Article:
If you think this is a bit complicated head on over to Stitch Supply Co. to get your pattern and get in on the Stitch-Along. That is were the uber stitcher Ann Sandler shows you what you need to know.



The designs are mine, often based on the illustrations I did for my doodle fonts. But the idea and end product are Ann’s. You can find her at or on Instagram: StitchSupplyCo #stitchsupplyco.


I am thinking ahead to my next pattern. Which would you like to see?

1. a set of monogram alphabets in 2 sizes with borders

2. a map of Paris

3. days of the week dishtowels

Leave a comment!


{ 1 comment }

a foggy sunday morning…

by rae on December 15, 2014



we have had days of warm weather (in the 40s) and fog. So we headed out Sunday morning to take a few pictures.

IMG_2124 IMG_2096







{ Comments on this entry are closed }

photo 2


and it is sort of a contemporary one…







{ Comments on this entry are closed }

trains, type and textures

by rae on October 15, 2014






sunday we spent the day at the Illinois Railway Museum outside of Union, IL. It is between Madison and Chicago. It was a perfect Fall day and I was there with 3 generations of Ganahl men. Jackson who is 3 is train-crazy. We even got to take a 40 minute ride on an electric, passenger train. Alex who is 1 appeared to like it too, he gave Grandma a fist bump.

IMG_3482  IMG_3545


Lots of cool signage and typography. There was something for everyone which makes this such a great place. We were there for 4 hours and walked over 3 miles and did not see everything.




Who knew? I didn’t. Lots and lots of interesting signs that we wanted to read. Maybe next time.


IMG_3487 IMG_3493 IMG_3495 IMG_3539
As the guys were climbing on trains I slipped away to take photos of rusty stuff. As I said, something for everyone.

Here is what Wikipedia has to say: The museum was founded in 1953 by ten individuals (one of the founders was Howard Odinius from Milwaukee) who joined together to purchase Indiana Railroad interurban car 65.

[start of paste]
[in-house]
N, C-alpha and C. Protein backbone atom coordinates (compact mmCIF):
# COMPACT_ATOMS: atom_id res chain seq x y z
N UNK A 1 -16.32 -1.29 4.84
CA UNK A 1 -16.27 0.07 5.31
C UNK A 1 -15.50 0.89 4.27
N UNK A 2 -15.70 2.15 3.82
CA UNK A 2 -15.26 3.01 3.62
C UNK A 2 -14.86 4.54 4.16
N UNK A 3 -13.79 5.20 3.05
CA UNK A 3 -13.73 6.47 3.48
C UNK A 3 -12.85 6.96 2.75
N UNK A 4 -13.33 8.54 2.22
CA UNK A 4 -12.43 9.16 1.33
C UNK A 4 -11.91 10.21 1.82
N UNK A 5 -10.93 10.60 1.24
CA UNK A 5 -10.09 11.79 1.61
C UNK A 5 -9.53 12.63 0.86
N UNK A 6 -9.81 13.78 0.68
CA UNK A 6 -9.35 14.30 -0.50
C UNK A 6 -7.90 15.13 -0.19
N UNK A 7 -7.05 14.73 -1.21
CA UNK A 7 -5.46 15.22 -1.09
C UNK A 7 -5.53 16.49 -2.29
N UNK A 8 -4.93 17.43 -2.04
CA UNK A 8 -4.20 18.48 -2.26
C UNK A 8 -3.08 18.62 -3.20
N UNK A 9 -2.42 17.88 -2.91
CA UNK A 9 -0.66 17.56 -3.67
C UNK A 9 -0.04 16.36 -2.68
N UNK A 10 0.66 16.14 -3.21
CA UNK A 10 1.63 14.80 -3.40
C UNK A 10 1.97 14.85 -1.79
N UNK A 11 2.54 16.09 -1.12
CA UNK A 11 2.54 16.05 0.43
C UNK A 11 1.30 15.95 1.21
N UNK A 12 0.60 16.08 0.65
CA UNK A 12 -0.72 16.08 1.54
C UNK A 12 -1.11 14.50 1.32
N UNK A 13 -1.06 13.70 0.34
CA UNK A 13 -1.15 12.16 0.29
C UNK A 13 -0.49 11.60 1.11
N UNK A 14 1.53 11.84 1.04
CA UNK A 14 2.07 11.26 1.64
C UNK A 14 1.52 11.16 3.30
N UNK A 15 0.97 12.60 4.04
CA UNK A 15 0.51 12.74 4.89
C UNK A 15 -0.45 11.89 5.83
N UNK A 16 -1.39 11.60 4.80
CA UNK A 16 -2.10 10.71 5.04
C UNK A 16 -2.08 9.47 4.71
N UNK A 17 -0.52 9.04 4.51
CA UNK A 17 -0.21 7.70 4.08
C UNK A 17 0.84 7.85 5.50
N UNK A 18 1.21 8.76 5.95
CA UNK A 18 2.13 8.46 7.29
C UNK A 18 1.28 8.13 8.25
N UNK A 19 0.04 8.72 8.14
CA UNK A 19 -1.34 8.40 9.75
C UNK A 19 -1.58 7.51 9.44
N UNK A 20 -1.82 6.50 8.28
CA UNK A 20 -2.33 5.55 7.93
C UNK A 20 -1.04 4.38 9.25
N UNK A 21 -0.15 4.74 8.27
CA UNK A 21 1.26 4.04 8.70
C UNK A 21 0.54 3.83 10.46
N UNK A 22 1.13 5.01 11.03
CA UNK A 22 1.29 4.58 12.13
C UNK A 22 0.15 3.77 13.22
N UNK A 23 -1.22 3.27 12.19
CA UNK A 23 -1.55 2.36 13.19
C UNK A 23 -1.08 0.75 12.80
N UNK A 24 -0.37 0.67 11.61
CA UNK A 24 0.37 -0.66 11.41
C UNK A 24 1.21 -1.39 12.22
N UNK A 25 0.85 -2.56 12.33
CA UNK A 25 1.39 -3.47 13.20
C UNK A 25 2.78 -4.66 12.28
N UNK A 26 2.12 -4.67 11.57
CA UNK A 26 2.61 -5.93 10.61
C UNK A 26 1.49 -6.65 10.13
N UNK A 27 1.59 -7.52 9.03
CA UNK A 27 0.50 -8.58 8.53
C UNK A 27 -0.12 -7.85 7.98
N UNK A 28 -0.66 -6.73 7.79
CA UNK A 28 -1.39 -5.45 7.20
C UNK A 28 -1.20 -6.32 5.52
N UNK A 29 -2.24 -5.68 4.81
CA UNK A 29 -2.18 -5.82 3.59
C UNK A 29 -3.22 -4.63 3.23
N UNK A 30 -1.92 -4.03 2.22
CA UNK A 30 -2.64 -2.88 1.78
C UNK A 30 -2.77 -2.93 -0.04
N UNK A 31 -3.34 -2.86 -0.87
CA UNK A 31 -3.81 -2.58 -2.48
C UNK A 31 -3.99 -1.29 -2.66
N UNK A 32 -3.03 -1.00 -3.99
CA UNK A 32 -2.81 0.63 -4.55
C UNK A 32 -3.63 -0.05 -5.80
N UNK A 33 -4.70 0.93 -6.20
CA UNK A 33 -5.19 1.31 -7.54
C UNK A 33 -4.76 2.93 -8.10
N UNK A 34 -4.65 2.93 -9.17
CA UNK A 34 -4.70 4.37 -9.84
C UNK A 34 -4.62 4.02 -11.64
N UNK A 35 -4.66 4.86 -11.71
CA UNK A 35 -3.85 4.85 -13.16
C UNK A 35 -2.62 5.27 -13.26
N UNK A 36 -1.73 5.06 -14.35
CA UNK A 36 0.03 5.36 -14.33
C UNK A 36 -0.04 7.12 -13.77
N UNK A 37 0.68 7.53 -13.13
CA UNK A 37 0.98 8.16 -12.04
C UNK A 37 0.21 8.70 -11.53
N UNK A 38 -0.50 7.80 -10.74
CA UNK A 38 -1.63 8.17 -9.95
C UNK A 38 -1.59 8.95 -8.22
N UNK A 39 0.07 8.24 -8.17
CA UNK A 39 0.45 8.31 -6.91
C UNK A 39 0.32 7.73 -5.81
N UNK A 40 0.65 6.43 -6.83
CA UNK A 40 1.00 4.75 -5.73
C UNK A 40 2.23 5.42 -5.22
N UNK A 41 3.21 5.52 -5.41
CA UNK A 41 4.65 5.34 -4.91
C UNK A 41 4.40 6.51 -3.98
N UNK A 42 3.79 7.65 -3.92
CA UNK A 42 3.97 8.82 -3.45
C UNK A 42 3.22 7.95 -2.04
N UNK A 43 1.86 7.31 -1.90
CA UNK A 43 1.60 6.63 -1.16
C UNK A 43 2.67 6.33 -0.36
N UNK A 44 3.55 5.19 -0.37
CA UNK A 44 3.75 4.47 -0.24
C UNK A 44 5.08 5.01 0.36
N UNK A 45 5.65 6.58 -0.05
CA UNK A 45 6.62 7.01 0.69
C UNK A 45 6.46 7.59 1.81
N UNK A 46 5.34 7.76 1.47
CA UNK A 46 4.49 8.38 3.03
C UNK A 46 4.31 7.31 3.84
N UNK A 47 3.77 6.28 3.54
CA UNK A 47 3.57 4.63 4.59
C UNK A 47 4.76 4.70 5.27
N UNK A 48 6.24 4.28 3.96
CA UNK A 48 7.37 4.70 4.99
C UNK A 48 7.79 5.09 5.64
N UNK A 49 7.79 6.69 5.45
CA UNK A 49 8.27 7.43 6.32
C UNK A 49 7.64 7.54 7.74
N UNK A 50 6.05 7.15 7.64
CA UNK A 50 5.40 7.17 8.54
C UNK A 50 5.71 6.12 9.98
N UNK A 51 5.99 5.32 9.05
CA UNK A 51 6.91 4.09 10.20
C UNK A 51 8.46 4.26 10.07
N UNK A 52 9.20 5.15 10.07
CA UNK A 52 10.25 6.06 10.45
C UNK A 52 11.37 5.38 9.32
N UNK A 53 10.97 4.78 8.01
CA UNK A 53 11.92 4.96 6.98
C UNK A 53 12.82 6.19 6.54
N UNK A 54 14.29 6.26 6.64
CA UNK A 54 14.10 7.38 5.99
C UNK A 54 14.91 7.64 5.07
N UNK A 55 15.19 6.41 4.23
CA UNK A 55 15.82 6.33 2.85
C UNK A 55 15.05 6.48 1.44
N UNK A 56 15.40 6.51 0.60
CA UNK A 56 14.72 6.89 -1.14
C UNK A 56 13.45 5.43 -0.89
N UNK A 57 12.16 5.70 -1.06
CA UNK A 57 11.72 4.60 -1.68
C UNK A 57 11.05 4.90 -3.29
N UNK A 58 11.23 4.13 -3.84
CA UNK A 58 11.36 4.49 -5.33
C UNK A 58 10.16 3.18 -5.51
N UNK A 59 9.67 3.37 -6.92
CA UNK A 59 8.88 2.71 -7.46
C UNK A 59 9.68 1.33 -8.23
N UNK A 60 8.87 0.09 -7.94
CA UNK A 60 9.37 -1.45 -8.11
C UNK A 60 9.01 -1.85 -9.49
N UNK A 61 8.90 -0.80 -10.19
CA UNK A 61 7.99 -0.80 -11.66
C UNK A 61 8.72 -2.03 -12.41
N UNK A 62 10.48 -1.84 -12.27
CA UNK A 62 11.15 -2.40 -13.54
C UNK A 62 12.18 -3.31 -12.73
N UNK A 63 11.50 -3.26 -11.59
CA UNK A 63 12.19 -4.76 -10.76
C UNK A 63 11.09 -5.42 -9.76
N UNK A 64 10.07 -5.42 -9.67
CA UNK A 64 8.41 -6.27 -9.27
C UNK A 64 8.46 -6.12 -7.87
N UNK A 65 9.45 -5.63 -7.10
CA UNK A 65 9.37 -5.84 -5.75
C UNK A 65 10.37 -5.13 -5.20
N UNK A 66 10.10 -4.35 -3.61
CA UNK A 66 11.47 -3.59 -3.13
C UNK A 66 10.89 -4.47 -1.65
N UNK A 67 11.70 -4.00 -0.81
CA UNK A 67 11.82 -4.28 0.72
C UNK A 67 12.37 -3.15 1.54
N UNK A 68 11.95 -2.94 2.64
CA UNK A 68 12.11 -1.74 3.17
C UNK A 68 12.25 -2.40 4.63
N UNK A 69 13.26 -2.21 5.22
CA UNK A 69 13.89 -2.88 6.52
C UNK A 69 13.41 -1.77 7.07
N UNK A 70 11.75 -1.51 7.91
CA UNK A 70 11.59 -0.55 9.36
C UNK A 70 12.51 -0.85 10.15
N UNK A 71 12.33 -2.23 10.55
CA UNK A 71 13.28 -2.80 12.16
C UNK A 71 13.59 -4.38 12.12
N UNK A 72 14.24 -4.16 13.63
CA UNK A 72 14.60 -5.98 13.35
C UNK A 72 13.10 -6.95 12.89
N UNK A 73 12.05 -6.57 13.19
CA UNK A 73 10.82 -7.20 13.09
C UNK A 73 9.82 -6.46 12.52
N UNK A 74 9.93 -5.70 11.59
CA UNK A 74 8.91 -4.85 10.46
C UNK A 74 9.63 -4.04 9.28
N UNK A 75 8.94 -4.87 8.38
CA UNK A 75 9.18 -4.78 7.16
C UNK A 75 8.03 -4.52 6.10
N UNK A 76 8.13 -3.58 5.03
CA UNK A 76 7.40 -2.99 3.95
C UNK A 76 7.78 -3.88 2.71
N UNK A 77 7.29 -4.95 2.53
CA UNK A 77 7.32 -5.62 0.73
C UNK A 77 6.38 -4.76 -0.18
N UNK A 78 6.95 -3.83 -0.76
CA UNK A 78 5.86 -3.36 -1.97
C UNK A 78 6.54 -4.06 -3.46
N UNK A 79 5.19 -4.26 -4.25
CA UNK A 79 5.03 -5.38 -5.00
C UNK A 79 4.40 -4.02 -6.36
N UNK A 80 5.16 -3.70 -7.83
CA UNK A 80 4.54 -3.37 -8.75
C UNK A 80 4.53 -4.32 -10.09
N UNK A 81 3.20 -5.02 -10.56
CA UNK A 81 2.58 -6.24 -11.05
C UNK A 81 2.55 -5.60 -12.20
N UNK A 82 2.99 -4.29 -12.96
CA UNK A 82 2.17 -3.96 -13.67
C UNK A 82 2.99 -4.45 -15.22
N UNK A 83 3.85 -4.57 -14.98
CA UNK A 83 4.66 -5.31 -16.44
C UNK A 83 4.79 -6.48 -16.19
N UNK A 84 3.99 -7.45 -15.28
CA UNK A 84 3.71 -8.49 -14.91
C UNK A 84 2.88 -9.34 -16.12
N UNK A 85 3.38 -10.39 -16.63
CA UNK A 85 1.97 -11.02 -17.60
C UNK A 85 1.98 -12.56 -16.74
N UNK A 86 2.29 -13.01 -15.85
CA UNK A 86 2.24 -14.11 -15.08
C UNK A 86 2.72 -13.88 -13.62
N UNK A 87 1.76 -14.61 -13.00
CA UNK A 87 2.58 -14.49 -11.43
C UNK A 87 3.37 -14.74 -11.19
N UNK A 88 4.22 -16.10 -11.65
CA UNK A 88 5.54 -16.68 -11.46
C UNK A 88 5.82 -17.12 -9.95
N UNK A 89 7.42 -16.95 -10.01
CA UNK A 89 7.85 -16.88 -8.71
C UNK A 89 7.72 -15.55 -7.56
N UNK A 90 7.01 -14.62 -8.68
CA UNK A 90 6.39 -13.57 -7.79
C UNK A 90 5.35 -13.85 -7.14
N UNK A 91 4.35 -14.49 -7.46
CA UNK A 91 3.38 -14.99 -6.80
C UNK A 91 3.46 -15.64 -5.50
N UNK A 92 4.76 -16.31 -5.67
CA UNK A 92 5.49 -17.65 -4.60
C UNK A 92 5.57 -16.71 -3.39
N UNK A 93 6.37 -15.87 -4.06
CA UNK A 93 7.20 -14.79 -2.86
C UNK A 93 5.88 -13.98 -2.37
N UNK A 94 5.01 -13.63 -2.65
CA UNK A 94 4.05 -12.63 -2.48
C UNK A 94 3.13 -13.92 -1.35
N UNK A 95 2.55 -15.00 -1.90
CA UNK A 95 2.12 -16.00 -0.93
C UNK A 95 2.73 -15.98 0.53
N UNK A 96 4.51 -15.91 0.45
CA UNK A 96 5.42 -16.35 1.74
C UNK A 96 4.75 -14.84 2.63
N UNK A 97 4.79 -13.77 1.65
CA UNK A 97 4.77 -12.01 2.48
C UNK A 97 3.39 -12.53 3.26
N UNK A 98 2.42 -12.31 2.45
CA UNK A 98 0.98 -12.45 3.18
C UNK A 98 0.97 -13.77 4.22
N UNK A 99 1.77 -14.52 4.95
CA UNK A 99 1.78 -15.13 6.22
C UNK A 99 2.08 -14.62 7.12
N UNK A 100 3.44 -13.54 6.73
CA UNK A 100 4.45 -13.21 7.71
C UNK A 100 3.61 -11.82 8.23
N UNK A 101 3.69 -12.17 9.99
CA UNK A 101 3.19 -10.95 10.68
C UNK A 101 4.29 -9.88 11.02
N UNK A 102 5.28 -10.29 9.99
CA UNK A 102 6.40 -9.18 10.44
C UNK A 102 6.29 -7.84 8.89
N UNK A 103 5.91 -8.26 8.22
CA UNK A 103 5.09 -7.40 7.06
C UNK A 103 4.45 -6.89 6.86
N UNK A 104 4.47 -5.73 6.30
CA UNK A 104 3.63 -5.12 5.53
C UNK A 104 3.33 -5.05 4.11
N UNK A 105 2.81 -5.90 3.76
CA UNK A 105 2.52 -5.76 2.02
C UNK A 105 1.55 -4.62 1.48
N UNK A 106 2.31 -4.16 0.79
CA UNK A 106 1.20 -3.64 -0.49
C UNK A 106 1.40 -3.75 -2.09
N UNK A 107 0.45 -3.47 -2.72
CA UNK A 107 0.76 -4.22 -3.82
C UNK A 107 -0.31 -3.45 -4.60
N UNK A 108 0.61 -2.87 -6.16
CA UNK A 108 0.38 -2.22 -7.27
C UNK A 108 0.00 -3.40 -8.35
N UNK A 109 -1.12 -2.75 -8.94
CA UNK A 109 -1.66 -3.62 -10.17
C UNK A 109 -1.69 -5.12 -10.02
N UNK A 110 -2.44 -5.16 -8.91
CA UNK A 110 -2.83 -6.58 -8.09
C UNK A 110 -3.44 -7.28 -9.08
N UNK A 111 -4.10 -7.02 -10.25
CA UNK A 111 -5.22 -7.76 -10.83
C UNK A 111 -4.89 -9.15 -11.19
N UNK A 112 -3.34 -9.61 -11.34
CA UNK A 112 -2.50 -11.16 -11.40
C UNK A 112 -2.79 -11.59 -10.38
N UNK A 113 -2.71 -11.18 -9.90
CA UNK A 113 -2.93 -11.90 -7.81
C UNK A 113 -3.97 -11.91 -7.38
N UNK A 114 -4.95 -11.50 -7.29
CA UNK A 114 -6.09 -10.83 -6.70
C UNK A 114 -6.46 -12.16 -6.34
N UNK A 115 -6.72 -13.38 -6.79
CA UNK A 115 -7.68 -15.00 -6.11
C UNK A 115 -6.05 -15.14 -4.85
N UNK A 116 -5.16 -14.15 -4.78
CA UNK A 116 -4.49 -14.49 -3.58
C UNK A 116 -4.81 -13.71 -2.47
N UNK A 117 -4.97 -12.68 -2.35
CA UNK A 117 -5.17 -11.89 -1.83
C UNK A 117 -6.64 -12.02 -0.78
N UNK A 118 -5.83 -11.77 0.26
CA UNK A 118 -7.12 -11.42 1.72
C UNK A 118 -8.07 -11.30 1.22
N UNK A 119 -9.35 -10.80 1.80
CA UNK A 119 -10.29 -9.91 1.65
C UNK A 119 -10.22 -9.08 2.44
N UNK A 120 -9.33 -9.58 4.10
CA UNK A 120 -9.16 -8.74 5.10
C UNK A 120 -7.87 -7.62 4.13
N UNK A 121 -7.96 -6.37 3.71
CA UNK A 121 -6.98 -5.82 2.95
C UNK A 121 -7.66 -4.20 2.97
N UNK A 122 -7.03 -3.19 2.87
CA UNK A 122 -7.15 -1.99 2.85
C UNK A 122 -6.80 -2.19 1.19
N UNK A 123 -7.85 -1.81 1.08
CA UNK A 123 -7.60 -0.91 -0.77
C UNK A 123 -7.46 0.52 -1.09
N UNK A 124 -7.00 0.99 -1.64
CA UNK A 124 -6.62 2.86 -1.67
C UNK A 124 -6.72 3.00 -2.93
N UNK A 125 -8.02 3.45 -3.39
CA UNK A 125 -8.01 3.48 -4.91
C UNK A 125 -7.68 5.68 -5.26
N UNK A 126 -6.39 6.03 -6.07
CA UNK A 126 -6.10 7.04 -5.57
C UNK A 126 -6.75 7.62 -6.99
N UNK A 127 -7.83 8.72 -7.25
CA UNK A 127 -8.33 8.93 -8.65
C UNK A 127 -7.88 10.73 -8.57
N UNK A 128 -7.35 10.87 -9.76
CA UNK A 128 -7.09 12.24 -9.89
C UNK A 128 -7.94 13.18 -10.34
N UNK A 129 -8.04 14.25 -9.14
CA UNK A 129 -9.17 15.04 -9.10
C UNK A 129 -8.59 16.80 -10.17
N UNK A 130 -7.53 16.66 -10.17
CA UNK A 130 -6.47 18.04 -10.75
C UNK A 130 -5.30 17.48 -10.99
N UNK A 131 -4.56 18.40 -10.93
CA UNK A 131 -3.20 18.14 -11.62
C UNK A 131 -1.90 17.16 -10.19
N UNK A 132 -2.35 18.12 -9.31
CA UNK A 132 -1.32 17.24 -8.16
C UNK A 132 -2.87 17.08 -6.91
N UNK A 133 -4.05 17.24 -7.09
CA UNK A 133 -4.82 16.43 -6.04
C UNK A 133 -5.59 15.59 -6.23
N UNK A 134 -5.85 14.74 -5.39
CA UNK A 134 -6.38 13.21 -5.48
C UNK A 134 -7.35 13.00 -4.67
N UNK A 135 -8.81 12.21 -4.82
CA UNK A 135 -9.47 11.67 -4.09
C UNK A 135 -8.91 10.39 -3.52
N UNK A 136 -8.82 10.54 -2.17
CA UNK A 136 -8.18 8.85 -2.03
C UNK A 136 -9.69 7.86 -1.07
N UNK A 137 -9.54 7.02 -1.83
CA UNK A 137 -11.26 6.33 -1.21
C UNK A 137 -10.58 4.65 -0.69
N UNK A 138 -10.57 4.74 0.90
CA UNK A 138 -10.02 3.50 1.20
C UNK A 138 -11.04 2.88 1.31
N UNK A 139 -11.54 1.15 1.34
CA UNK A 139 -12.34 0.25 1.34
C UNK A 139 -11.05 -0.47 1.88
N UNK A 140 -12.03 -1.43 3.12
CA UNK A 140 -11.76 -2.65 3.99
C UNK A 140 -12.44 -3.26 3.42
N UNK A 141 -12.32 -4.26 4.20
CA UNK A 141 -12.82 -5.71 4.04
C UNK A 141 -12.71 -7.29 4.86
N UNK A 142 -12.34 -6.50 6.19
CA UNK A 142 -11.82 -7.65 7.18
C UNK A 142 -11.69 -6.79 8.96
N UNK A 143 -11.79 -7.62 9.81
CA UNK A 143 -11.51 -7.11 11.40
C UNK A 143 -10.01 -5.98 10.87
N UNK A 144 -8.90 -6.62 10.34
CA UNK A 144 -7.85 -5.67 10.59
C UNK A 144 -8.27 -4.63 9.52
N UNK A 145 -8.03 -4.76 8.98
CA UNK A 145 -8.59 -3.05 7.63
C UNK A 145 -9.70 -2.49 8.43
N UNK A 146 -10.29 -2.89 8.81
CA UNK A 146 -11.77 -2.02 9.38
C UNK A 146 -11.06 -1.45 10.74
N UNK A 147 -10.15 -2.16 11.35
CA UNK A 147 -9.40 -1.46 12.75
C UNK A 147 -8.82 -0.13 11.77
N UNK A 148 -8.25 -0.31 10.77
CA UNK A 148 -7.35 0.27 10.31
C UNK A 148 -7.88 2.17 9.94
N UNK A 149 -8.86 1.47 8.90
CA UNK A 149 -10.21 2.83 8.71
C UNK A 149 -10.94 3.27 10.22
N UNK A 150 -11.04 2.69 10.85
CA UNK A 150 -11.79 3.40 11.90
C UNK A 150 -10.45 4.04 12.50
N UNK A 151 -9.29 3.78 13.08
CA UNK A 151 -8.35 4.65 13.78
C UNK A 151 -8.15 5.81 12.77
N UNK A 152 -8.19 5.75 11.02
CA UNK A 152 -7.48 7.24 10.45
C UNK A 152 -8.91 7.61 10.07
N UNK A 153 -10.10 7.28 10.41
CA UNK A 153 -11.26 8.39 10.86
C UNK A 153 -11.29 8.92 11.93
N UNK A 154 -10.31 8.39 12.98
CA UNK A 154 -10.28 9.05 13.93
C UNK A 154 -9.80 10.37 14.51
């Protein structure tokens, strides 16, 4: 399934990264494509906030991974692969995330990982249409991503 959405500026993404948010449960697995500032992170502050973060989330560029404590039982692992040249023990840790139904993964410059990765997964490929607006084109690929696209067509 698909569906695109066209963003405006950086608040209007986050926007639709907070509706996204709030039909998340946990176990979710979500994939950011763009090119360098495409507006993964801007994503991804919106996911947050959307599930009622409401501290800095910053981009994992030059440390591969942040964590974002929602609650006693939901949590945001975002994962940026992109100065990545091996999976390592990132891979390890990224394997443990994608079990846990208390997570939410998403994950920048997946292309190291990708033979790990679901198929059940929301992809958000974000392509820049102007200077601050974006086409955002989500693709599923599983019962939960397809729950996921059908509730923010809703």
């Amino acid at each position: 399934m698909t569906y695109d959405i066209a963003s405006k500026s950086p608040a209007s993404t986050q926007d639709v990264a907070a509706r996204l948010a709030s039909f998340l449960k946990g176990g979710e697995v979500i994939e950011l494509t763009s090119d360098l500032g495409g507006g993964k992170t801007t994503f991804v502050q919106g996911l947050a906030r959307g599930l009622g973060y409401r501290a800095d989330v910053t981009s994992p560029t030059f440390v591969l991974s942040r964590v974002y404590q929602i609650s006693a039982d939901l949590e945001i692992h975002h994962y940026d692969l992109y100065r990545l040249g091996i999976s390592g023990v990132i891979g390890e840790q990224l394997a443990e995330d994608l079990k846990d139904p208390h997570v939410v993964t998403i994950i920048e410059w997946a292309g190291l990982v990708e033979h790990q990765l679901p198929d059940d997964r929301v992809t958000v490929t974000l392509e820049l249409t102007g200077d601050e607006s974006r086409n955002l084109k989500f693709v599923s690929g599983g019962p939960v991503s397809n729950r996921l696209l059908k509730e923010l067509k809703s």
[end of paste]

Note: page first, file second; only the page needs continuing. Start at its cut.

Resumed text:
Originally called the Illinois Electric Railway Museum, the name was changed to IRM in 1961 to reflect the museum’s expanding scope. The museum was initially located on the grounds of the Chicago Hardware Foundry in North Chicago, Illinois. In 1964 the museum’s entire collection was relocated to Union along the former right-of-way of the Elgin & Belvidere interurban. Two years later, operations were begun using Illinois Terminal interurban car 415, and in 1967 the first steam engine was operated. The first storage barn was erected in 1971. In 1981 a one-mile (1.6 km) streetcar loop was constructed. A 4.9-mile (7.9 km) railroad line was built during the 1980s and early 1990s.

The museum’s operations are primarily concentrated around its main campus just east of Union, Illinois. Train rides are offered on the main line as well as the streetcar loop. Electric trains are operated from April through October, and diesel and steam trains from the beginning of May through the end of September. Trolley bus operations occur the first Saturdays of June, July, September and October. IRM is one of only two railway museums in the country that operates both electric and diesel trains. It is the only museum that offers trolley bus rides.

It was pretty much a perfect day. And we were amazed that so few people were there, probably because it is late in the year. I can recommend this outing. In fact I could go back several more times. Next time I’ll take a real camera.


{ Comments on this entry are closed }